Falling down the stairs when I was two – the day my mother died when I was three – calling my Aunt Betty stupid and getting spanked by my father when I was four – being very sick and crying and crying when the doctor came to the house to examine me when I was five – crossing the street and hearing the loud screech of brakes; looking to my right as a car stopped within inches of my leg when I was six – riding my two wheeler, hitting the curb and almost falling into a passing car when I was seven. These are the memories that stayed with me into my adulthood. They each have an element of crisis or trauma in them, which helped them make the transition from short-term to long-term memory.
But what of the every day kinds of things? Waking up to a sun-filled room - being held, bathed, fed – my head in my father’s lap while he rubbed my sleepy head – conversation around the dinner table – going out to eat on Friday nights – watching TV with my family in the evenings – being read to – learning to tell time, tie my shoes, ride a bike – going fishing with my father – getting ice cream on hot summer nights – catching fire flies. These kinder, softer memories were a part of my childhood, too, yet they are hazy like a dream almost remembered. These mundane, everyday kinds of events were the building blocks of my life, my understanding of the world, my sense of self. They were more important than the isolated traumatic events, yet they have mostly faded into oblivion, simply because they were so ordinary.
As parents we spend countless hours caring for our children. When women learn they are pregnant, they cut out bad habits and start eating better, knowing that they are eating for two. Many women strive for as natural a birth as they can, hoping to ease their child’s way into this world. Then the caring for this infant begins in earnest. Hours upon hours of holding and rocking and feeding and changing and bathing. Each new skill is applauded and recorded: the first time baby’s eyes could focus across the room - the first smile – the first time she grasped her toes – rolled over – sat up without help – pulled herself up to a standing position – crawled – walked – fed herself – said “mama”.
All of our caring and all of our joys and sorrows as parents are meant to accomplish one thing: that our children will grow up and away from us. Everything we do for them is to help them build a life independent of our everyday caring. Yet our everyday help and support and nurturing is what builds our children’s lives and makes it possible for them to grow strong and sure of themselves.
I remember my oldest son’s first few steps of independence. He would toddle away from me on his sturdy little legs, then look over his shoulder to make sure he knew where I was. At the first scary encounter – a cat running by, the caw of a crow – he would toddle back to me and grab my leg, needing the physical reassurance that I was still there, his home base of safety. Gradually those independent journeys took him farther and farther away. Still I was waiting in the wings to cheer him on, sometimes with tears in my eyes as I watched the journey that would inevitably mean he would grow up and out of my home, but never out of my loving support.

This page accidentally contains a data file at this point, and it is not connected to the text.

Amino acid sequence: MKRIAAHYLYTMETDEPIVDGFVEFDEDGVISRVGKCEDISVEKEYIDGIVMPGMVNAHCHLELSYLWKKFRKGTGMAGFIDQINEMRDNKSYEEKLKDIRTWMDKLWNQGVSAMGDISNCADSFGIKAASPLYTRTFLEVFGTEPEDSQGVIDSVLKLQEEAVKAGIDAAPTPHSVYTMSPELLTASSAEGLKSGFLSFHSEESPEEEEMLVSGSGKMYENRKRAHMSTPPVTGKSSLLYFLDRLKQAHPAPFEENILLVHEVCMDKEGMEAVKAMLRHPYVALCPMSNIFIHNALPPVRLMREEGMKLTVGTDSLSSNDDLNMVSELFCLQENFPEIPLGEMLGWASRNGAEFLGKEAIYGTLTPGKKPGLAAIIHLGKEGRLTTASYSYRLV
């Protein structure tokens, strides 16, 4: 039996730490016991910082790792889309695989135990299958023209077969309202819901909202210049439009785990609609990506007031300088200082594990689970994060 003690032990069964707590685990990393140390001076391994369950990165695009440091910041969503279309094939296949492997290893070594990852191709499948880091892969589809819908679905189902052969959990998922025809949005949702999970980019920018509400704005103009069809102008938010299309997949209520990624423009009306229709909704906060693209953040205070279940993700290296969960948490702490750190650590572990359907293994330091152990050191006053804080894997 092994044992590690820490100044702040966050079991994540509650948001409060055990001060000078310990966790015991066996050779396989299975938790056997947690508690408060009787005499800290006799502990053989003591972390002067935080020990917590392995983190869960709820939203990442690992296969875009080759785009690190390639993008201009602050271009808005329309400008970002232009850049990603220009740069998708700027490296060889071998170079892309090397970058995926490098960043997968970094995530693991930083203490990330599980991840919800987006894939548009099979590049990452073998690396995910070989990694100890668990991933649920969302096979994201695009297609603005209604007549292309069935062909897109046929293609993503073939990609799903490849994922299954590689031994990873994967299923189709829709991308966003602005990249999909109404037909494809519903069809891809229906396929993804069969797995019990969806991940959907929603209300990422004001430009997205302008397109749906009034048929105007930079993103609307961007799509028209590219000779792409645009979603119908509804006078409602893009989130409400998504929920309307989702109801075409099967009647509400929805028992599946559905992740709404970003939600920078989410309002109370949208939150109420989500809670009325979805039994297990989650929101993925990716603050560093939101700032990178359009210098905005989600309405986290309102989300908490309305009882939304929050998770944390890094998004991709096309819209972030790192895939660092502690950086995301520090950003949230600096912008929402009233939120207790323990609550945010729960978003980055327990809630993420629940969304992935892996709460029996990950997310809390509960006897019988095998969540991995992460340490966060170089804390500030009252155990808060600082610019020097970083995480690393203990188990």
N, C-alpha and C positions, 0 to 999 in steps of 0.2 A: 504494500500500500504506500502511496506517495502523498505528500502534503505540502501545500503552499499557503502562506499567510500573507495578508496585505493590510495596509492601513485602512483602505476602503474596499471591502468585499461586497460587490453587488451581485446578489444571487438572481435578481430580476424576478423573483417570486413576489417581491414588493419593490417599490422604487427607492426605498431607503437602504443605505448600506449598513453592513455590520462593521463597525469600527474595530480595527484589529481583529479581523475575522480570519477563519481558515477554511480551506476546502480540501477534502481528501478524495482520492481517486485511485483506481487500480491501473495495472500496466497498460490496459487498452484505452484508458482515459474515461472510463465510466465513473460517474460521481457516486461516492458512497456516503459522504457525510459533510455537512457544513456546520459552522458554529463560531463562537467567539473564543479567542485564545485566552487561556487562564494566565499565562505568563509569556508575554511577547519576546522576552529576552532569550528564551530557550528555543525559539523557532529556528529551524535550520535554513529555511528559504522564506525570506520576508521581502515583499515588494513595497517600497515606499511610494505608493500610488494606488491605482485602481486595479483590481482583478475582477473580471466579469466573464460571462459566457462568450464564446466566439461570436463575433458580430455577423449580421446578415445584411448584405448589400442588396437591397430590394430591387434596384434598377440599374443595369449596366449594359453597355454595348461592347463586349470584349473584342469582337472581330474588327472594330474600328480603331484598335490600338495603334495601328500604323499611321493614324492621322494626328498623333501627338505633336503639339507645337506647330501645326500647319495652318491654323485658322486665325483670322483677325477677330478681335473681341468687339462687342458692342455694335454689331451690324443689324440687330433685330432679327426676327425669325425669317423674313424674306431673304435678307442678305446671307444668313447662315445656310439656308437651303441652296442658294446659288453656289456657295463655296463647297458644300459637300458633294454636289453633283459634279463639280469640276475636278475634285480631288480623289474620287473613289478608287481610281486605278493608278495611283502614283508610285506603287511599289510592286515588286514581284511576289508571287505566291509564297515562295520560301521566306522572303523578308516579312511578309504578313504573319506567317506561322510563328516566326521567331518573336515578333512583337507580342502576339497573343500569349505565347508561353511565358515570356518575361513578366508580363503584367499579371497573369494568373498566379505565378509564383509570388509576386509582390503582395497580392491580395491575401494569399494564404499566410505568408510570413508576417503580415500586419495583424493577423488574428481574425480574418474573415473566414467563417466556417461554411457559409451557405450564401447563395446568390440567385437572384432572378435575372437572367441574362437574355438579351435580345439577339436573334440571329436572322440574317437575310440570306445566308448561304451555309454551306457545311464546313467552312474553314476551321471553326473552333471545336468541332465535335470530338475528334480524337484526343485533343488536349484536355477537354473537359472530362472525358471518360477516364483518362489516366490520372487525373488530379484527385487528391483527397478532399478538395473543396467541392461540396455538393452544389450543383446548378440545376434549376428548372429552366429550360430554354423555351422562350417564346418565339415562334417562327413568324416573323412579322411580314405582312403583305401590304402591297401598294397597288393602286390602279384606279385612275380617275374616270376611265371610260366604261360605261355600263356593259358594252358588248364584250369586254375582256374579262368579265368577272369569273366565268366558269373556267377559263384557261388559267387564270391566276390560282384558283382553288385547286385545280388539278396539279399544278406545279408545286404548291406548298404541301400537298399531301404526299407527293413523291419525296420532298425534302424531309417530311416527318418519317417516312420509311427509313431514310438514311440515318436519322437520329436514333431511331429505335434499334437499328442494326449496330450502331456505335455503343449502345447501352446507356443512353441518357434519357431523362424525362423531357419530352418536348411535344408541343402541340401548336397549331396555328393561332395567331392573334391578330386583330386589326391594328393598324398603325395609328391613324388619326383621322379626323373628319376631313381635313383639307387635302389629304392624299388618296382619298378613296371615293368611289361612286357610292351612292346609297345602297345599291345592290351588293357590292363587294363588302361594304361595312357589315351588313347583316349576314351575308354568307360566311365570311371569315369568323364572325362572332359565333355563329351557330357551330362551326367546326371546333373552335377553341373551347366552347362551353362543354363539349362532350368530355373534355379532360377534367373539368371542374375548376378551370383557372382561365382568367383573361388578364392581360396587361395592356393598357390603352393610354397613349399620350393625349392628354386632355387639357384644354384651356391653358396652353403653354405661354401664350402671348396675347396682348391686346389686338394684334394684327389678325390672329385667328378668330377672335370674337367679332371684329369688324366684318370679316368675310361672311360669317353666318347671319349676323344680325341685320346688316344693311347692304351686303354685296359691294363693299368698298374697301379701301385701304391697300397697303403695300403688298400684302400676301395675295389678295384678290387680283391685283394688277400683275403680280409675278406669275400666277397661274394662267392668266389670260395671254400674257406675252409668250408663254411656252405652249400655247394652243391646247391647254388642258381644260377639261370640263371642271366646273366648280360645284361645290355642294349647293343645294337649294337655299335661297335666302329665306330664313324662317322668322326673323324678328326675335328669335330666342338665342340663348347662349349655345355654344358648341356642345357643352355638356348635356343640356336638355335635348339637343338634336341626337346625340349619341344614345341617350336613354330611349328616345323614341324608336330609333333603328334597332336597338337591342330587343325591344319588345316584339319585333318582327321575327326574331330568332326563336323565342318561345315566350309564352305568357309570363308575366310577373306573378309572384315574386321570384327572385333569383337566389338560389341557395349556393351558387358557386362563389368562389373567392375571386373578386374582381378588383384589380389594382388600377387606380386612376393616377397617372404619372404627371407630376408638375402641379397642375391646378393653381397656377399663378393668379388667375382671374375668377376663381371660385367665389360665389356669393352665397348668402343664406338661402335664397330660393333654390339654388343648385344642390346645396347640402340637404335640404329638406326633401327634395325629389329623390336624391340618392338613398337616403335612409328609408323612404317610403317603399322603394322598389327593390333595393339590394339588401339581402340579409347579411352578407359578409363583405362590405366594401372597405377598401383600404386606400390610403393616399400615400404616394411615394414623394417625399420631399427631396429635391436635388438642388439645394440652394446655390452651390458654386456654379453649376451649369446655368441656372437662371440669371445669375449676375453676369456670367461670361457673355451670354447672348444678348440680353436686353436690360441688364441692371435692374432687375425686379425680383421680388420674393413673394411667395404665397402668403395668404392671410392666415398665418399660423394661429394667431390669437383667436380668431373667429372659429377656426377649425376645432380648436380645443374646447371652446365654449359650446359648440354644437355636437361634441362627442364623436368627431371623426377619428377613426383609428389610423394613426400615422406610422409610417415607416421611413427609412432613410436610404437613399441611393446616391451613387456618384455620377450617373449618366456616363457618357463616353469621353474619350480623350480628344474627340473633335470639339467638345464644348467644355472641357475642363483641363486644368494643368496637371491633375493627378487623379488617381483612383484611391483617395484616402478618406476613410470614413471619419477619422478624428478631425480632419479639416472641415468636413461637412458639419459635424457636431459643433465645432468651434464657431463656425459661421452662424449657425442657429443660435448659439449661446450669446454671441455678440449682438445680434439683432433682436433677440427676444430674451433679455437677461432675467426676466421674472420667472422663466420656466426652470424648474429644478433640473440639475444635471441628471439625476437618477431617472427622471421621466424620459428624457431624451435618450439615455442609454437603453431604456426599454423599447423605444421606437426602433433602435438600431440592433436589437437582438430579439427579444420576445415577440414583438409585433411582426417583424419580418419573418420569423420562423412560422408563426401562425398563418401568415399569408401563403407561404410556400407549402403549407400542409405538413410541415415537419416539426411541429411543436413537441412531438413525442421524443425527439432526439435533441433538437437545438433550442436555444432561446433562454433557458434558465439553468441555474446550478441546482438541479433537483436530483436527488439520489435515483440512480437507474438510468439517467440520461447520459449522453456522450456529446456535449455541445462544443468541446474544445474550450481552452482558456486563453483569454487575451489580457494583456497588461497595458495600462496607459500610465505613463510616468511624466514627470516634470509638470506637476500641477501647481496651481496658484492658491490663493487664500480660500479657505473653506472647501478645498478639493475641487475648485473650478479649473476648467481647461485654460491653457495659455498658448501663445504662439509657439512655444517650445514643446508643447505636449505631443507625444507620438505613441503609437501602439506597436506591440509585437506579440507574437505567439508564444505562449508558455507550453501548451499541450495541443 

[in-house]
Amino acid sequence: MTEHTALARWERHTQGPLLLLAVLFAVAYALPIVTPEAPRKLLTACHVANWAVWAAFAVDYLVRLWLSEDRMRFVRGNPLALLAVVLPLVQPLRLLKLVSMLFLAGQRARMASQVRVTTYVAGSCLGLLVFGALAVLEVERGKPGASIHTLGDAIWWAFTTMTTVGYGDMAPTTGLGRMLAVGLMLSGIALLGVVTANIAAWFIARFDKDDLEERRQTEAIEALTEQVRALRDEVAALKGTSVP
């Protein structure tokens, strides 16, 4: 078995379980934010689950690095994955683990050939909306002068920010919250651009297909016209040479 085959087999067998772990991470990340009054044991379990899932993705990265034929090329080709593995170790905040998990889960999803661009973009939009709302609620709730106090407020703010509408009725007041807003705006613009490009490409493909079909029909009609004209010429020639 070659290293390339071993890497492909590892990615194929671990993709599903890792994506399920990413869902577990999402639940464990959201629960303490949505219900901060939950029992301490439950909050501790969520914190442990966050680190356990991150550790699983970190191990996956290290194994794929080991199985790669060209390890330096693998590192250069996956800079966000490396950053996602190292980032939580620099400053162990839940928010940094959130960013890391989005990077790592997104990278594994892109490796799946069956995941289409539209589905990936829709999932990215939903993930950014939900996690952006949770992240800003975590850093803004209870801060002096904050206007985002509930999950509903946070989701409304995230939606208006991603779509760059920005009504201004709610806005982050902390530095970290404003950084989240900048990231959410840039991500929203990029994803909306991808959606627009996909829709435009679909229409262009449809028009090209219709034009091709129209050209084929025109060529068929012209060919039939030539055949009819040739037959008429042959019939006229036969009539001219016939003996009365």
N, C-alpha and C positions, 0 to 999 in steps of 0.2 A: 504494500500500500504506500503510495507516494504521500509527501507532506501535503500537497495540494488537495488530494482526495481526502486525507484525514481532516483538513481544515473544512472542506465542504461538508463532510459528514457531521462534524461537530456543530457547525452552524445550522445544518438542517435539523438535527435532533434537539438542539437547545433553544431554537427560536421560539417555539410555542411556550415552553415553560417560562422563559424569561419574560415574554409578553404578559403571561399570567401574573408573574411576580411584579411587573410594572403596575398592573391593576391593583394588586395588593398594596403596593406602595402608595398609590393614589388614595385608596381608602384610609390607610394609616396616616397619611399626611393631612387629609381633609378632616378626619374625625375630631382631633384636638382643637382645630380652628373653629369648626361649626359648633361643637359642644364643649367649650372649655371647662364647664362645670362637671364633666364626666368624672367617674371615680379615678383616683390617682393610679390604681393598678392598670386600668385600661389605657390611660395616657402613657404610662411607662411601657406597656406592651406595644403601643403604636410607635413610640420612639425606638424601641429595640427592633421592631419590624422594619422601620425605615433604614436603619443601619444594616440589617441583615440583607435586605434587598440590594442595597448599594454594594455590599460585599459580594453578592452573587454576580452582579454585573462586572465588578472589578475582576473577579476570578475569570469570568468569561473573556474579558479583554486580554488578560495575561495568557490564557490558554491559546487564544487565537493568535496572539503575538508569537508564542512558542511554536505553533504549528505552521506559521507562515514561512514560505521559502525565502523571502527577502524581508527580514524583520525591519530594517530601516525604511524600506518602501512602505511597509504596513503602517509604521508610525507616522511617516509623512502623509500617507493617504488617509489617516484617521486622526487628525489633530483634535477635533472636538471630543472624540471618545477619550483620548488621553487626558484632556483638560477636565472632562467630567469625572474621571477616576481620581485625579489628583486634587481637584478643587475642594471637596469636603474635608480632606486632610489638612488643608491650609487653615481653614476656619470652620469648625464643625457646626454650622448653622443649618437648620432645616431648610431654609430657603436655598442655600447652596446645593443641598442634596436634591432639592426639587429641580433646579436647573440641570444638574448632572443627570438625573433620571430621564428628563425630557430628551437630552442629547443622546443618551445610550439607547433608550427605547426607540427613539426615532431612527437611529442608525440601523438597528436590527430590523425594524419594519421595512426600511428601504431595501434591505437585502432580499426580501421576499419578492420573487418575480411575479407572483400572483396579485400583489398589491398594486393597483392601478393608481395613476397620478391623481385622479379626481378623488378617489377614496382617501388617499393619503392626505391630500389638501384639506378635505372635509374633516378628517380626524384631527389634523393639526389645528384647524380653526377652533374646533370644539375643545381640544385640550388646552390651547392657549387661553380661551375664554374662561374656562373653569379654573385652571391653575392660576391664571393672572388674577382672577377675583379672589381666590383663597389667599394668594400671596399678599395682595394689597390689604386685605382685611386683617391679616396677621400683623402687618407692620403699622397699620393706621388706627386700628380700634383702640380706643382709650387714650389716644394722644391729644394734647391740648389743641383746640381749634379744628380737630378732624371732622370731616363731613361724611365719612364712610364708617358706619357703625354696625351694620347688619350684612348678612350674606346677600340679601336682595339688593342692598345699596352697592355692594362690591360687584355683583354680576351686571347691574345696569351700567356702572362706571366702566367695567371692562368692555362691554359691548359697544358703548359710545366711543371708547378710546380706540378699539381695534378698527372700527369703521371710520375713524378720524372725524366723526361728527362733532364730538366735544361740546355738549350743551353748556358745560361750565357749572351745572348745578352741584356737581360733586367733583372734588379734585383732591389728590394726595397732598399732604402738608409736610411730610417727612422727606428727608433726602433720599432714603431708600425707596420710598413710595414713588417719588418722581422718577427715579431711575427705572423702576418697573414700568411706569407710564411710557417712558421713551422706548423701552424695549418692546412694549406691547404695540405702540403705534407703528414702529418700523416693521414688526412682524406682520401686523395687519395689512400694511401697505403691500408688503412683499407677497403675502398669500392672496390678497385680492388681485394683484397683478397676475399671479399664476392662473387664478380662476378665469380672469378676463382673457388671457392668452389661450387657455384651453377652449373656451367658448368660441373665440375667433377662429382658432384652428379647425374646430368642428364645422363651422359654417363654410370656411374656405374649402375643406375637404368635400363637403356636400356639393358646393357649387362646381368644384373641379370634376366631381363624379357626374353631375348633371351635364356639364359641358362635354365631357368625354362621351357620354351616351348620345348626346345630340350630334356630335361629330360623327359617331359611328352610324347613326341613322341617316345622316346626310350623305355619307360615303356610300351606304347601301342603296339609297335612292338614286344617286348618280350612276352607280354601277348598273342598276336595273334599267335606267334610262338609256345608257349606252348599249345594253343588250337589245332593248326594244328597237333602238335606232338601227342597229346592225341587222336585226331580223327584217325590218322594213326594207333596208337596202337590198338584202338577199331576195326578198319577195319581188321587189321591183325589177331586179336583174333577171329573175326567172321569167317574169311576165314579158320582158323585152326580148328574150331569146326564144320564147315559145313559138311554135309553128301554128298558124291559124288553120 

Step by step our babies grow and learn, and we help them to do just that. We teach them to take care of themselves: brush their teeth – wash their hands before they eat – put on a coat before going out in the cold. We help them through their fear of the dark – of the barking dog – of the big girl swing. We teach them to tell the truth, to finish what they start, to stand up for themselves and their beliefs. And the reward for our everyday caring is that one day they will look at us and say, “That is what YOU think, that is NOT what I think.”
They have thoughts of their own, ideas of their own, dreams of their own. Kahlil Gibran says:
Your children are not your children.
They are the sons and daughters of Life’s longing for itself.
They come through you but not from you,
And though they are with you yet they belong not to you.
You may give them your love but not your thoughts,
For they have their own thoughts.
You may house their bodies but not their souls,
For their souls dwell in the house of tomorrow, which you cannot visit, not even in your dreams.
You may strive to be like them, but seek not to make them like you.
For life goes not backward nor tarries with yesterday.
You are the living bows from which your children as living arrows are sent forth.
The Archer sees the mark upon the path of the infinite, and He bends you with His might that His arrows may go swift and far.
Let your bending in the Archer’s hand be for gladness;
For even as He loves the arrow that flies, so he loves also the bow that is stable.
We are the stable bows that give our children the steady everyday caring that makes them able to fly in the end to meet their own future, their destinies. Our constant steady caring, full of mundane tasks repeated over and over, makes it possible for our children to grow up and out into the world. Be proud of every brush stroke, every bowl of cereal, every trip to the park, every nightmare soothed, every scraped knee kissed to make it better. You are all my heroes.